No principle or rule of professional ethics requires that library workers forfeit any of their rights or job benefits in order to hold their jobs. Support for professional development and advancement is a benefit of working in good libraries. This often includes time off and even payment of costs for conference attendance. I was surprised when many library administrators seemed to disagree with those assertions in a fascinating recent discussion on the PubLib list.
Even the American Library Association (ALA) Code of Ethics (COE) leaves some room for dispute about the ethical responsibilities of library workers and what they owe their employer when they take advantage of certain job benefits and opportunities. For example, Rule V in the COE says, “We do not advance private interests at the expense of library users, colleagues, or our employing institutions.” To some that is sometimes in conflict with the COE’s Rule VIII: “We strive for excellence in the profession by maintaining and enhancing our own knowledge and skills, by encouraging the professional development of co-workers, and by fostering the aspirations of potential members of the profession.”
I’ve always wished all the COE regulations were a bit more explicit about how libraries as institutions and their administrators should support Rule VIII and professional development. Of course many libraries and library administrators find myriad ways to support professional development, and their actions benefit both the workers involved and library service in general.
I was grateful to Ardith Ohka, an LIS student working on a class assignment, when she asked PubLib subscribers to respond to this scenario:
The library you work for has just agreed to pay all your expenses for the ALA conference. You have been in your current position for six years and feel it is time to move on. The conference will be a great place to job hunt and interview. Your employer has no idea this is part of your plan. Is there anything wrong with interviewing at the conference?
Some, including me, saw no ethical problem or issue with the intentions of the librarian here. Others saw a breach of ethics if that employee were to seek a better job at the conference, especially if the employee landed that better job and gave notice after the meeting. Most of those in higher level positions were more concerned that the library “get its money’s worth” (COE Rule VI) from paying for conference costs than that librarians get professional advancement.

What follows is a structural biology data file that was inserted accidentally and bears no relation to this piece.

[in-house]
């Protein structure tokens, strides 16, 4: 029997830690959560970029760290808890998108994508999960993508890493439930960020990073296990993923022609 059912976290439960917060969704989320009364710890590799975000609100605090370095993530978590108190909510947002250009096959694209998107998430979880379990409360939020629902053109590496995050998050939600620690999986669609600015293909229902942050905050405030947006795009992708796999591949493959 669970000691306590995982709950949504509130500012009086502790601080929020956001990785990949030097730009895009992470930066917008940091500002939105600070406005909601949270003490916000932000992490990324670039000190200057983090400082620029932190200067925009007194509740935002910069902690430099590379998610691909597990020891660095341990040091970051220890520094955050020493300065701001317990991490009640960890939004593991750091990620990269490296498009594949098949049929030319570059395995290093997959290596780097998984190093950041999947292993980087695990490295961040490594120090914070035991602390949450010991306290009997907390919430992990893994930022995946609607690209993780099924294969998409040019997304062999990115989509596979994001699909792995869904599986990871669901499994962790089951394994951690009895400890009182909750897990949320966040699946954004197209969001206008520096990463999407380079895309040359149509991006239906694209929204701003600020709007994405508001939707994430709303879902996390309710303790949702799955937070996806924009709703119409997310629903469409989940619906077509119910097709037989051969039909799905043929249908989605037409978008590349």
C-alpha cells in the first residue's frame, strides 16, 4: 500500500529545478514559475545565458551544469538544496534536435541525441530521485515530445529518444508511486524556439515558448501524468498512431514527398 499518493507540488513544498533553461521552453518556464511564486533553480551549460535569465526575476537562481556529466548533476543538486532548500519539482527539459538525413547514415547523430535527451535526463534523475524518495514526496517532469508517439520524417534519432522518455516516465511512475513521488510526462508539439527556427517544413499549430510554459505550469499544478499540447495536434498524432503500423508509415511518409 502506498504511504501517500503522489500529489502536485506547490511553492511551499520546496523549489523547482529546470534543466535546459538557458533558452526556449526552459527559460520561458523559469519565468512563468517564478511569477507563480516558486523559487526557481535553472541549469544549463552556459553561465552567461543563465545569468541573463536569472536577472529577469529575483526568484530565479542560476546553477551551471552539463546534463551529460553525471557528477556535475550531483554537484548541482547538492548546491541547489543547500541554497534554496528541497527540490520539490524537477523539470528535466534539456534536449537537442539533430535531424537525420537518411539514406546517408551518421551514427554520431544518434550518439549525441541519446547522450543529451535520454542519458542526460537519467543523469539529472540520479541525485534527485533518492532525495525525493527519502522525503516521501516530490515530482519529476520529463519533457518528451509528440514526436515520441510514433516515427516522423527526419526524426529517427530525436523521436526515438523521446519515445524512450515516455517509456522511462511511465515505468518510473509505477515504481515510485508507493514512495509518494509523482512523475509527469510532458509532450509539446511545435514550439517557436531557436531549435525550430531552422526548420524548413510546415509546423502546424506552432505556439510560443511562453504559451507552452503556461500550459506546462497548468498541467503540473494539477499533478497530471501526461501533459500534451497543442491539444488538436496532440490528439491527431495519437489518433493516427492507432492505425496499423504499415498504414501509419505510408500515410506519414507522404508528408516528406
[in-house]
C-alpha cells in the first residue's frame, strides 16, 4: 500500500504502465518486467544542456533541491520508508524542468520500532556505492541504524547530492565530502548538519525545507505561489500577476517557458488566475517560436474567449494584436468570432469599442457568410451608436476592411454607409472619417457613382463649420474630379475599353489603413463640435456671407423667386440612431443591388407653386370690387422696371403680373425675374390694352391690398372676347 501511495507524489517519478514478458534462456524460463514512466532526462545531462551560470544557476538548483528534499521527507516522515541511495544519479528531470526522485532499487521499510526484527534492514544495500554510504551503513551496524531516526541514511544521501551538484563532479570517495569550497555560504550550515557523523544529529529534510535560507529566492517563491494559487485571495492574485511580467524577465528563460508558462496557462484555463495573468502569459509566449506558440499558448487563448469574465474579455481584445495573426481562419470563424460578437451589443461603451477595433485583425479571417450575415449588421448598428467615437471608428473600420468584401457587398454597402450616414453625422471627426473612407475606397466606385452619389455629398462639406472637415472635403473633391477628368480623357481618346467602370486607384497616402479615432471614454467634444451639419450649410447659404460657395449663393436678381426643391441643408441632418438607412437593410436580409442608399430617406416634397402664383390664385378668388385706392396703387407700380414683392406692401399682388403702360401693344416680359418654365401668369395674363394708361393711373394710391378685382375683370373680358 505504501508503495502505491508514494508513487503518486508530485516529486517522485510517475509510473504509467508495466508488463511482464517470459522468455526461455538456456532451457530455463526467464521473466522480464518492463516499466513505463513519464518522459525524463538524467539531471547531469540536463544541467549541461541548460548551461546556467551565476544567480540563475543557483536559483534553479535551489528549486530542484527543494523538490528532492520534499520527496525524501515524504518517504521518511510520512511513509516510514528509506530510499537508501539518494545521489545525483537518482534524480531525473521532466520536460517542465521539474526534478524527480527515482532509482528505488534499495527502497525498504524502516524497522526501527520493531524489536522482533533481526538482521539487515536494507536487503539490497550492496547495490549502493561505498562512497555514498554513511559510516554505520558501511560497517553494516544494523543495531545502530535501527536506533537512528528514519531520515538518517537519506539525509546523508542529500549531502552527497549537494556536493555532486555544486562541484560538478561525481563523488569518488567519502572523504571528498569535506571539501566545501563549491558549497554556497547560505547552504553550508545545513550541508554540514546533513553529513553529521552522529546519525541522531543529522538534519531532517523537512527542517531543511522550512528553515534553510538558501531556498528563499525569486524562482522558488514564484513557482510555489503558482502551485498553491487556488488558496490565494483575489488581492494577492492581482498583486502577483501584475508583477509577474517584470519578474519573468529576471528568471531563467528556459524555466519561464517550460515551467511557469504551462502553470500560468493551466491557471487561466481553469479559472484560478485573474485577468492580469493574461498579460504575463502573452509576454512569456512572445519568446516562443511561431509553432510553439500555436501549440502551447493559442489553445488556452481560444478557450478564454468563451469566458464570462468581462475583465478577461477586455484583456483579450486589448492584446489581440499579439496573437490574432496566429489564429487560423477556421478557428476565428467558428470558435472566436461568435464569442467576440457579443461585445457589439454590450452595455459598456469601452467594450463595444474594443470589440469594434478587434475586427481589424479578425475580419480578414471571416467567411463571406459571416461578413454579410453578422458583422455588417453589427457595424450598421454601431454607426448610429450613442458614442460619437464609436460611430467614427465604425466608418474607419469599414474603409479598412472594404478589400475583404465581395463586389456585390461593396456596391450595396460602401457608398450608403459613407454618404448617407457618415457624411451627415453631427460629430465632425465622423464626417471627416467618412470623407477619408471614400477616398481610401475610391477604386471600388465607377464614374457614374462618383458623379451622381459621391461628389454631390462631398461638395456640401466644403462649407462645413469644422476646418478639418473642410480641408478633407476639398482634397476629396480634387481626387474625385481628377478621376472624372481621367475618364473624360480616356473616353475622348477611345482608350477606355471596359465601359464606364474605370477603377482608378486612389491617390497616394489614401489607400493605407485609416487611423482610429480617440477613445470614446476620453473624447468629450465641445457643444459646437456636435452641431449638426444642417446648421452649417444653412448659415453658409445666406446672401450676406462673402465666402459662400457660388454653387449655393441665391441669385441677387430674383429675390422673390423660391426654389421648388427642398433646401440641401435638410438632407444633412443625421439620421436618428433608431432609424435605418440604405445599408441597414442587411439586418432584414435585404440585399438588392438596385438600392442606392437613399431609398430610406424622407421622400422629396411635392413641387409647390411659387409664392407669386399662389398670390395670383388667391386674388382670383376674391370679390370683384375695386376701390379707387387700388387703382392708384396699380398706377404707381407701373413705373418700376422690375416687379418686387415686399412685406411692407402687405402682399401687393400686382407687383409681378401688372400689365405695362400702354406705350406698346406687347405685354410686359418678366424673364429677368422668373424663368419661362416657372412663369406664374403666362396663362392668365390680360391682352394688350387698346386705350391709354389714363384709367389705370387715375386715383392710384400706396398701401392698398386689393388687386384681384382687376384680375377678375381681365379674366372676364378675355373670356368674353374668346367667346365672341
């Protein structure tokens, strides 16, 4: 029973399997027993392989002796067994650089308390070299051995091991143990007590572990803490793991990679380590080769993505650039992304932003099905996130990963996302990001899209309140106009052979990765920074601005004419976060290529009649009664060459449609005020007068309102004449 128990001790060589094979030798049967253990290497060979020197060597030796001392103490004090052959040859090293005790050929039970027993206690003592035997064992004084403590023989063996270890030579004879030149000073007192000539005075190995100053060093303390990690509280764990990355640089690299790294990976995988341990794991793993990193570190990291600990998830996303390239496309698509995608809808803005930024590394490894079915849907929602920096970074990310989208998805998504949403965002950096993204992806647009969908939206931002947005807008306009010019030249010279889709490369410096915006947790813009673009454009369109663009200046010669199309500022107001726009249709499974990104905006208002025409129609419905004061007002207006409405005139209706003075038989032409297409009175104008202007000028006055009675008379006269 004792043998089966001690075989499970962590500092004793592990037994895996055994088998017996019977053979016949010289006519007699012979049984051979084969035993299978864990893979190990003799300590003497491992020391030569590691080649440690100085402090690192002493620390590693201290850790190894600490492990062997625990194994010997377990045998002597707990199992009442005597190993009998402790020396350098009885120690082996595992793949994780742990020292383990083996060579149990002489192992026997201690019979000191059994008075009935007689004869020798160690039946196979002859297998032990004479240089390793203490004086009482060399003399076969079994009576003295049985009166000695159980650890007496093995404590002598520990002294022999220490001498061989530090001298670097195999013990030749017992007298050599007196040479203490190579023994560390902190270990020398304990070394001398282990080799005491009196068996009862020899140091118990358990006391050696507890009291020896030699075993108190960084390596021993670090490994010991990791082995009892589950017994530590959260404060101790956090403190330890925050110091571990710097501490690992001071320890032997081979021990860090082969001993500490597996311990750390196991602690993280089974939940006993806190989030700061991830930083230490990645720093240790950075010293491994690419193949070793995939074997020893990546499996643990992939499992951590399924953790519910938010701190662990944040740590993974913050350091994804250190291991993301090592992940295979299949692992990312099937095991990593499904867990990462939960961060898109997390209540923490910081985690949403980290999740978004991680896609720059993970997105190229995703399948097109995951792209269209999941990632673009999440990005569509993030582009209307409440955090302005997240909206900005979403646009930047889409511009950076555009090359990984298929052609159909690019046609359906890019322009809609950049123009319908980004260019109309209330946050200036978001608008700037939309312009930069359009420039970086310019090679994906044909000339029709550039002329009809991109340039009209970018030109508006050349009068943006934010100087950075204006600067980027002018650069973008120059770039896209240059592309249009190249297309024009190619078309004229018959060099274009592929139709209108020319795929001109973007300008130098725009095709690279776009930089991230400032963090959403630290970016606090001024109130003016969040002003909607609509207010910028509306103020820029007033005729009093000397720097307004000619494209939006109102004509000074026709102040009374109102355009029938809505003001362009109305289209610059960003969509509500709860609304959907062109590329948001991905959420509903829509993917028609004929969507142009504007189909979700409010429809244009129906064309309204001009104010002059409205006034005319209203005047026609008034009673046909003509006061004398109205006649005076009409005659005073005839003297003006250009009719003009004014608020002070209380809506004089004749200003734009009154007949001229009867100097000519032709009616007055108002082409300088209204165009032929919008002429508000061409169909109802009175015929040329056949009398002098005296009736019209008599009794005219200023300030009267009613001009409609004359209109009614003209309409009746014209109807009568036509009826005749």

There is a larger question here. As a profession, we constantly seem to suggest limitations on the rights and freedoms of library workers, based on what we each see as the core values of the profession. We have witnessed efforts to force librarians to remain neutral on social and political issues because of our professional commitment to free expression in our library services and collections. We don’t have to give up our rights as citizens to express our views on those issues for libraries to remain institutionally neutral.
We also don’t have to give up our use of personal time. Good libraries support the professional development, growth, and advancement of their staff. Opportunities for continuing professional education, to share best practices with others, and to advance one’s career are the benefits of working in a library with an enlightened administration. Conference attendance is part of that commitment to staff professional development. The best libraries pay all of the costs. It doesn’t give library administrators the power to dictate in which activities their staff members may participate. Therefore, if a library worker takes advantage of placement services and job offerings at a conference, even if their library covers the costs, there is no breach of ethics. It is simply the exercise of a personal benefit, using personal time.
The last thing librarianship needs are rules of ethics that put limits on professional development. It’s bad for library careers and even worse for library service.
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